When it comes to adding people to your team, there are distinct advantages and disadvantages to the ways in which you bring people on board. Do you hire a person for the long run? Or do you outsource the work to a freelancer or other type of temporary employee? There’s a time and place for both, and here’s a guide that can provide some further insights to guide your decision-making process.
Business Strategy: Outsource Anything That Isn’t Strategically Important
While you might think everything is strategically important—important enough to hire someone full-time—this is not the case. Only some tasks are vital to operational performance; those tasks for which, in the long run, will positively affect results. Another way to interpret that idea is not to outsource a job that requires developing a strategy, which is typically done at an executive level.
Anything strategic should be handled by an employee, not an outsourced individual. This is because employees need to be there at all times, as they are involved in every decision that preserves strategic alignment. An employee is also much more vested in the thinking of the company, and is much more loyal than an outsourced individual. You also don’t want anyone who is only working temporarily for the company to have this type of insider information.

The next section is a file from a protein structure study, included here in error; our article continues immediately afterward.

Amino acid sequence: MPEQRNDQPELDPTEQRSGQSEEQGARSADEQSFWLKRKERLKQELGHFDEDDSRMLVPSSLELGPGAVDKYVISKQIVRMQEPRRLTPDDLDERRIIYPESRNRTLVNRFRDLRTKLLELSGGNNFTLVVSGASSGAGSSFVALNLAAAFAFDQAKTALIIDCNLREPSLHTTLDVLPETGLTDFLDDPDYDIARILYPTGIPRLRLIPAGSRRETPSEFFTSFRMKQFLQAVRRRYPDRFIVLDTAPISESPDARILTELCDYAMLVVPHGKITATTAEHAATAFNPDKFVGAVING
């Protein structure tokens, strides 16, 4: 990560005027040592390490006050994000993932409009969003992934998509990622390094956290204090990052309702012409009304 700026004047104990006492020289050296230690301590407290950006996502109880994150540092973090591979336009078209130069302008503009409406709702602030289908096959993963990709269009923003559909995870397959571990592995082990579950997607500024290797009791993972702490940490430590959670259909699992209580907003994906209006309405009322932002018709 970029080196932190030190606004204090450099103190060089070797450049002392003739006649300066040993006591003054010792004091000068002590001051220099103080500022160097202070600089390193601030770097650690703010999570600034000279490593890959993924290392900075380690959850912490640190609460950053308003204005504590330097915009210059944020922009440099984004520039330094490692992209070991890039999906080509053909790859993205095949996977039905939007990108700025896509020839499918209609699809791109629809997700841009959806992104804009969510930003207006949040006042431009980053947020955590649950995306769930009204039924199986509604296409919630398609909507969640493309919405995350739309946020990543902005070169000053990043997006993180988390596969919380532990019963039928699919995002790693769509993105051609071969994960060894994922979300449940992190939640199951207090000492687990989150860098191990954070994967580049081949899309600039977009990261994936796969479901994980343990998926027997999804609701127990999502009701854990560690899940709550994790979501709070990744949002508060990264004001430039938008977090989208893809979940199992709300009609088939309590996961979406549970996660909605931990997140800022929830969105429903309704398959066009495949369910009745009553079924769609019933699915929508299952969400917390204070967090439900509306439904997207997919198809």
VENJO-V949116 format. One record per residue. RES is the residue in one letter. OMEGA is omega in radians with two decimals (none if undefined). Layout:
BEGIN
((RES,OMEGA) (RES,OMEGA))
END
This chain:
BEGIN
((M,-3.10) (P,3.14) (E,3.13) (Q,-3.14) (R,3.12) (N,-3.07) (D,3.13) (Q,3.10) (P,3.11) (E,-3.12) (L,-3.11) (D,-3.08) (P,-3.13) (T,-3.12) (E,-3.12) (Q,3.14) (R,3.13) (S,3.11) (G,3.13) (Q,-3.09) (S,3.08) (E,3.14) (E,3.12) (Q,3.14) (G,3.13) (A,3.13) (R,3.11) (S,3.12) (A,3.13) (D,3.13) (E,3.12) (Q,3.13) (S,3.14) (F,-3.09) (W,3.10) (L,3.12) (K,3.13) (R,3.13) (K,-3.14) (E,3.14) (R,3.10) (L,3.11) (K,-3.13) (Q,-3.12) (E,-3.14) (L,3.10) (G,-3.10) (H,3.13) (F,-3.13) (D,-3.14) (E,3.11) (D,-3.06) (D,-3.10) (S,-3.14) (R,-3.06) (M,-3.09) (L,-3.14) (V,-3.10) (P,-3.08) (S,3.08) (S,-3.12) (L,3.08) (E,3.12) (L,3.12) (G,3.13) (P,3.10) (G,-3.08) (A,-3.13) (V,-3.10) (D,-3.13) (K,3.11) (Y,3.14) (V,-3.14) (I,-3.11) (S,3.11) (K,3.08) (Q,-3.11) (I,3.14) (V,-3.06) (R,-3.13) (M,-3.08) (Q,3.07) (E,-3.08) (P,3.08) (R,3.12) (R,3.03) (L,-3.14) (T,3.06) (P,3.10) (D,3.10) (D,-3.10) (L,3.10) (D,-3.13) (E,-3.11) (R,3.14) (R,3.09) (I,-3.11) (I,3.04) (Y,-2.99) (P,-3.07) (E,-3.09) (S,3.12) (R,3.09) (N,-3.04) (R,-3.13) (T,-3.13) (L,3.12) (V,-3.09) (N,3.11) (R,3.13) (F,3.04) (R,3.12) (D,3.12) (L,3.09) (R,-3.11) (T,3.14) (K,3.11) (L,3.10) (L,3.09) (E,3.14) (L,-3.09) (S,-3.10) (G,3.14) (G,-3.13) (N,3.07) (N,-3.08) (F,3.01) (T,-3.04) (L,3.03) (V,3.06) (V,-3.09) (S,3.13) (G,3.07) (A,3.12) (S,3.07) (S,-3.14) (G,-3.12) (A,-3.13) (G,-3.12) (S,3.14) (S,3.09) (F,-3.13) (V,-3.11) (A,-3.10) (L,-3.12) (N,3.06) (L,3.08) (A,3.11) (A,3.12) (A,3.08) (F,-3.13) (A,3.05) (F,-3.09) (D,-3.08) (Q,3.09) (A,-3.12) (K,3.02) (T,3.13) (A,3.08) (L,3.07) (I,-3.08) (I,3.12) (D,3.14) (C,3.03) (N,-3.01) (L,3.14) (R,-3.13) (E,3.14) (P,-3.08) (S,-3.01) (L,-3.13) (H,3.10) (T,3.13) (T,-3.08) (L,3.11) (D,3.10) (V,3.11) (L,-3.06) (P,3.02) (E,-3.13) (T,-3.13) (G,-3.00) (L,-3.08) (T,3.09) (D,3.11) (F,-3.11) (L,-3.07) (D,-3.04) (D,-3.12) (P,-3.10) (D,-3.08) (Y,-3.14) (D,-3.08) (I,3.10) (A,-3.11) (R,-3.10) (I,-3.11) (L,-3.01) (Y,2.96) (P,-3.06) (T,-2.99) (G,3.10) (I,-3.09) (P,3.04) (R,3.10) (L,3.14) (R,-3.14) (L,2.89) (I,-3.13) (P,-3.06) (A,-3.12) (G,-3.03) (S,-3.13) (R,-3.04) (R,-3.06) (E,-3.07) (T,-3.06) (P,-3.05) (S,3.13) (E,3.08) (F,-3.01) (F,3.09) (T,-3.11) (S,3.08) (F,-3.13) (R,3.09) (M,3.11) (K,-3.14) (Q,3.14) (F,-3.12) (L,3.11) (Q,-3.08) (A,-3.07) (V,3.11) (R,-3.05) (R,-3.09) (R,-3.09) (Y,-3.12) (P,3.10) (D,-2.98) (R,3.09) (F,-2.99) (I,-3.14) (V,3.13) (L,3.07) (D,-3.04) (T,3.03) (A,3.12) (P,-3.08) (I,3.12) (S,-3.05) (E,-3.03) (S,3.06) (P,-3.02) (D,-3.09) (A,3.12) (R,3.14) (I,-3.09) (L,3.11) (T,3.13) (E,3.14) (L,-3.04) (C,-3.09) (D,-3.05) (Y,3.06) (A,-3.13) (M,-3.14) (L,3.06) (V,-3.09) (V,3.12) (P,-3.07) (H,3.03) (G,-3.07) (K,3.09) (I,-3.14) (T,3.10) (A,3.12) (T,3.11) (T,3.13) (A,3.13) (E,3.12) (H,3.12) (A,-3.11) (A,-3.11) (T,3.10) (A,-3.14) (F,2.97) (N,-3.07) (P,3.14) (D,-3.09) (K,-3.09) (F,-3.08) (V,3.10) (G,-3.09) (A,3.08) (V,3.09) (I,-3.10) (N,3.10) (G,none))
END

But when a task doesn’t involve strategy, it’s a good idea to outsource it. Over time, I’ve learned that these tasks include some content, graphic design, programming, customer service and accounting. Having an outsourced talent base for these tasks means that they can run at high-efficiency without generating some of the overhead costs that come with having employees.
Consider What’s Appropriate for Your Business
When I started my online business, because there was no physical presence or office headquarters, I knew that I didn’t necessarily need any employees. I also didn’t want to spend the money. My target audience was not concerned with having a face to go with the offering, which affirmed that outsourcing made sense for my business niche.
Of course, if my business had a brick-and-mortar location or, in the case of my current company, now has a physical office headquarters due to our rapid growth, then having a full-time physical staff of employees in place would be important. If your business requires a staff, remember what was previously mentioned: keep your strategic staff full-time, and outsource the rest.
Many business functions have become quite specialized. As a consequence, these functions require a certain set of skills that you or your co-founders do not have, yet may not necessarily need on a full-time basis. This is when you could benefit from outsourcing, because the skills can be procured—at will—for certain functions when a project arises.
That could be making a new app, a marketing campaign, graphic artwork, or some content marketing strategy. Maybe you are now developing marketing materials or other information geared toward other countries, and you could really use the skills of someone who knows that language and culture to help you break into that market. Even if you have some of these skills, you and your co-founders will reach a point when you are scaling where you need other people who can help you.
I reached this point with content. I hired a few people who knew my voice. Over the years, this decision allowed me to take what they wrote and put in my own voice. It’s also allowed me to guest blog anywhere.